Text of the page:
Getting a building permit in Chicago
One of the most important steps before diving into your renovation project in Chicago is to get a valid building permit. Though it may be tempting to forgo this legal route, you risk running into more delays and issues down the line if you decide to proceed without a permit.
In this guide, we’ll go through the different ways in which you can obtain permits, their costs, the criteria for application, and the risks you may encounter if you don’t have one.
How to obtain a building permit in Chicago
Getting a building permit for your renovation in Chicago depends on what type of project you are working on.
- Easy building permits are required for all projects that involve any structural changes or removals/repositioning of any electrical, plumbing, or mechanical systems. If the project is simple and does not require drawings, you can follow the easy permit process in Chicago to obtain a permit.
- Standard permits are required for new constructions, additions, alterations, rehabilitation, and repairs for building types, such as single family homes, apartments, condominiums that impact the building structure. You’ll need to follow a separate application process for a standard permit.
The major difference is that a review of technical drawings, such as architectural and engineering plans, is required as part of the standard process.
What kind of projects require a building permit?
Simple drywall (less than 1,000 sq ft) replacement, repair and painting of ceilings or walls, cabinet and countertop installation, re-tiling or new flooring, and other finishing work can all be done without a permit. However, anything beyond general finishes will require a permit in Chicago.
Cost of a building permit
The costs of a building permit depends on the type of work to be done as well as the duration and specifics involved. A full breakdown of how building permit fees work in 2022 can be found within the Excerpts of the Chicago Construction Codes related to building permit fees.
Acceptance criteria for a building permit application
Permits in Chicago using the City’s easy permit system must be submitted by the homeowner. In order to apply for a permit successfully, your application must contain:
- A detailed scope of work
- A signed contract between the homeowner and the contractor
- Information on the licenses of the contractors and subcontractors involved
Additionally, the homeowner must provide proof of residence as well as details on the building being renovated.
Duration and validity of a building permit
A building permit is considered expired if construction still hasn’t begun six months after the permit is issued, or if there were 12 months of inactivity after construction has commenced.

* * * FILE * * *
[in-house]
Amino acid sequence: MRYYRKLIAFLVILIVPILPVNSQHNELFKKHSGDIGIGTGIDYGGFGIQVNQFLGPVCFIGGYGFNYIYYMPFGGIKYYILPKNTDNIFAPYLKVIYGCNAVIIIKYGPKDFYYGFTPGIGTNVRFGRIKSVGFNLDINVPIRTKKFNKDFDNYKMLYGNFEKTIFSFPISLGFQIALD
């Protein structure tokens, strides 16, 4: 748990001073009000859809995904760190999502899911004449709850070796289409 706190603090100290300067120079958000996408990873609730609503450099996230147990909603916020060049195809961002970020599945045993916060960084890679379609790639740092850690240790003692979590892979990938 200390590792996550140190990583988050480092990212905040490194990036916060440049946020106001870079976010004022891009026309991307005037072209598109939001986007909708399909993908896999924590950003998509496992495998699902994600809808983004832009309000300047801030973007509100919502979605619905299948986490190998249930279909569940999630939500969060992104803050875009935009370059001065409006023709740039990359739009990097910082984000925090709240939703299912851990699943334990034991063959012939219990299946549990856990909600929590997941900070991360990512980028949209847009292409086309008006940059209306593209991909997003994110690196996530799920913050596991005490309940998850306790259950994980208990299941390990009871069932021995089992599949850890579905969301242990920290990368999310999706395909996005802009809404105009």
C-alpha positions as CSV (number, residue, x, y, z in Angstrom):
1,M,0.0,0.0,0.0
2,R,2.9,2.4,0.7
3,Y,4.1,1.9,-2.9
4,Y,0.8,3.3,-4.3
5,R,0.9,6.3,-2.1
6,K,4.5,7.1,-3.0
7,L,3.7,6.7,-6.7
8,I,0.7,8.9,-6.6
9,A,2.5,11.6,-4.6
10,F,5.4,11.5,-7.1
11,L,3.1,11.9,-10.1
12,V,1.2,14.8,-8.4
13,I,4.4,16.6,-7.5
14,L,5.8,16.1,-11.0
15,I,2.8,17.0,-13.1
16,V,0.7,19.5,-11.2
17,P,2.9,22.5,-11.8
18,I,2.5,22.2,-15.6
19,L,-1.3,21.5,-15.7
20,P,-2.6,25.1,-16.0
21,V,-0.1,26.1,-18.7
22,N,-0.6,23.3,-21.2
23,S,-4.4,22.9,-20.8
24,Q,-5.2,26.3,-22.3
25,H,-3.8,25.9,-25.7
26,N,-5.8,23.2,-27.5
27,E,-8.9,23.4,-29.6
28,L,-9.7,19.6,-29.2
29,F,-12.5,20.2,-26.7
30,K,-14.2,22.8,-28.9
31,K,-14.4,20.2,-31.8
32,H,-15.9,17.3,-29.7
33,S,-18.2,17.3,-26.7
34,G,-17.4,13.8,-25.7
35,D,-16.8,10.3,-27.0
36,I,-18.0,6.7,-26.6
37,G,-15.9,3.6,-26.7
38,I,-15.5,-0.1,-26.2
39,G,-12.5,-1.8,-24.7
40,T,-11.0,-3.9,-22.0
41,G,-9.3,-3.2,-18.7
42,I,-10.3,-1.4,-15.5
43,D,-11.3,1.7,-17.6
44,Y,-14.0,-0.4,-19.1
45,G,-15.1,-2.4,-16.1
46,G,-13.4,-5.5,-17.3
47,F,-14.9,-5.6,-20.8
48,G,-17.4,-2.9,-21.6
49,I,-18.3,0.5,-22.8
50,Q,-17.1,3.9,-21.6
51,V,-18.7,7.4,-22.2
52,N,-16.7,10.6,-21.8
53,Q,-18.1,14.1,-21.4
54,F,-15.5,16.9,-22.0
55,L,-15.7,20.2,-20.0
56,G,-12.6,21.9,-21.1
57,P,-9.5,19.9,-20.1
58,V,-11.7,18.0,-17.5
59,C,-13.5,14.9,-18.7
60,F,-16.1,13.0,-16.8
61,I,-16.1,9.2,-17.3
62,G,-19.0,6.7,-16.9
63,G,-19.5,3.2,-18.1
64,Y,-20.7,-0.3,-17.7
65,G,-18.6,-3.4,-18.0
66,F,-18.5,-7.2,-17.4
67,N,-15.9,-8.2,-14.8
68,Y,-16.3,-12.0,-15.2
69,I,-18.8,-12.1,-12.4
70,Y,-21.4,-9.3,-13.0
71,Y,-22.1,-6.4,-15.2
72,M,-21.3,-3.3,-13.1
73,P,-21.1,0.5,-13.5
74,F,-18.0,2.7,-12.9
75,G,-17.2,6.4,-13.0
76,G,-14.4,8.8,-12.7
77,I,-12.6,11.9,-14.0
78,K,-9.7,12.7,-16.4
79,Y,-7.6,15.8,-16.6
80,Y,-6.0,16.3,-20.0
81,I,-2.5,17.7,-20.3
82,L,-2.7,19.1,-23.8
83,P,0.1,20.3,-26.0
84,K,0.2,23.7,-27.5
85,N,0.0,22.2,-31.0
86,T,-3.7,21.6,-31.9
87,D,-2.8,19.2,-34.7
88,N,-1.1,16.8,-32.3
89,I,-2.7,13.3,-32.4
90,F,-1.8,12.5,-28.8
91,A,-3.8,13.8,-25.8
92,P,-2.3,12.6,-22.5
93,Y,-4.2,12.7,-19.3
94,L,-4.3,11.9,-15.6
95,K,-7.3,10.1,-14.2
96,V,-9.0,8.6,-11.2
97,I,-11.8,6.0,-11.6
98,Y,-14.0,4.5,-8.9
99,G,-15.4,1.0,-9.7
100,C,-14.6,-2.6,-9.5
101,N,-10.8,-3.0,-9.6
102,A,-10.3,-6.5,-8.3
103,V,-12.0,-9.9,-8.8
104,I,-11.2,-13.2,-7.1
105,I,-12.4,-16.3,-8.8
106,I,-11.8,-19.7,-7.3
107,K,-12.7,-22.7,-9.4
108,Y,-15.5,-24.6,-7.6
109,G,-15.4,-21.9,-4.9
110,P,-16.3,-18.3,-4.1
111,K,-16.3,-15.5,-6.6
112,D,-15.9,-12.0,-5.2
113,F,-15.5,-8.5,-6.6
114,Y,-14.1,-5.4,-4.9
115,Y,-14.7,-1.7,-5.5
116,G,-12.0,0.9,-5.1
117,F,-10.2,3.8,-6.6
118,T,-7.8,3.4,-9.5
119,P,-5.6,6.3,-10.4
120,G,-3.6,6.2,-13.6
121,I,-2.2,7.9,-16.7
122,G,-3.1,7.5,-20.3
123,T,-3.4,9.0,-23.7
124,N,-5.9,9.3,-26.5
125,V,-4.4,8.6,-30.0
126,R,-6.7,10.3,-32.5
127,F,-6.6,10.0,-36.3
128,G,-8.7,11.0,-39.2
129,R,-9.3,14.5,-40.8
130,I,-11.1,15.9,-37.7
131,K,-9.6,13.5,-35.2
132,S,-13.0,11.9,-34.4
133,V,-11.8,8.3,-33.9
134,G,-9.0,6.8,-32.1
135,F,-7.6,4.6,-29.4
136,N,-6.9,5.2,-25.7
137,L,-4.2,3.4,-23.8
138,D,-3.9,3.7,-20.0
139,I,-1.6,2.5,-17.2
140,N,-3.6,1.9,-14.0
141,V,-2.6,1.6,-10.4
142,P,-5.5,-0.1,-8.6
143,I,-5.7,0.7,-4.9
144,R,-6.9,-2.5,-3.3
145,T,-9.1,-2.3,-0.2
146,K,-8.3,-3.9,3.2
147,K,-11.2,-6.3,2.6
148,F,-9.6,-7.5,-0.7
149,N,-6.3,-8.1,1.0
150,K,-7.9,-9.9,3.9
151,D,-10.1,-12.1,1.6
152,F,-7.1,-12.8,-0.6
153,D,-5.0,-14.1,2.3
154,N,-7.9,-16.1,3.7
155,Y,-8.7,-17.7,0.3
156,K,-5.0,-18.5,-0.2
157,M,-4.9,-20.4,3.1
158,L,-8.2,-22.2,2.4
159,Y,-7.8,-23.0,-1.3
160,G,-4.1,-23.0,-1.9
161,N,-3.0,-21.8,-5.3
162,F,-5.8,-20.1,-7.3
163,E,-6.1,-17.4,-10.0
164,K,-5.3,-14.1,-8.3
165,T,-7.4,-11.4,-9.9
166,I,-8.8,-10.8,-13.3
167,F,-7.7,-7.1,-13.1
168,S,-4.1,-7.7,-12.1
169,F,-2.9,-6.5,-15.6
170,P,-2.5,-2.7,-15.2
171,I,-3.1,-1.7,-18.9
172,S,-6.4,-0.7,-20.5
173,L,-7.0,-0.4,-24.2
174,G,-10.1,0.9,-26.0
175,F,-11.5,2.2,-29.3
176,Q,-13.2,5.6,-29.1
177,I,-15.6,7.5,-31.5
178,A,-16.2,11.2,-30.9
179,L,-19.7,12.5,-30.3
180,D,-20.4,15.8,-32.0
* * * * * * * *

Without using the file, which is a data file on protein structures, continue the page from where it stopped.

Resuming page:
According to general guidelines, easy permits can be obtained the same day through the City. However, it’s best to budget around four weeks for the reception of a building permit if you’re applying through the easy permit system.
When it comes to the standard permit process, it can take up to 12 weeks before obtaining your certification, depending on how much time is needed to finalize the technical drawings for your project.
Billdr tip 💡 Considering how long the processing time could be, we recommend applying for a permit as soon as the contract is signed with your contractor.
Keeping in mind that your permit is only valid up to six months after its issuance, it’s better to start your application process earlier rather than later. For example, if you are renovating a kitchen, you may want to coordinate your permit application with the delivery times of your cabinet and appliances. However, it is always best to be safe and apply for your building permit as soon as you can.
Risks of not applying for a building permit
Though skipping the permit application process may sound like an appealing solution to save time, you’ll likely run into more issues down the road. If you do not apply for a permit, you are exposing yourself to a number of risks, which may actually delay your renovations instead.
Fines and stop-work orders
If a city official finds that your renovations are underway without a permit, a stop-work order can be issued. In such a case, construction will be shut down, and you may be required to undo any of the work that has been done at your own expense. In addition, the fine for permit violation is $1,000, on top of delaying your project.
Construction delays and bottlenecks
If your current residence has not been approved for construction and does not respect building codes, the City can halt your construction, delaying your timeline. When you’ve been flagged for building without a permit, you’ll have to go right back to the application process. However, getting approval for a permit can prove to be more challenging once you’ve infringed on regulations.
Increased liability and limited insurance
Without a building permit, you, as the homeowner, are now liable for any code violations. You will not be able to rely on your contractor’s trade license and insurance to cover for any corrective work or damages. Obtaining a permit shifts this risk onto your contractor, whose entire business is built for.
Though starting construction without a valid building permit may seem time-efficient, risky penalties can cause important delays instead. We recommend that you go through the right legal process to obtain a permit and ensure that your renovations run smoothly while avoiding potential pitfalls and fines.
Ready to tackle your home renovations?
Book a call with a Billdr project manager to get a defined project scope, budget estimate, and two-to-three comparable quotes from certified contractors.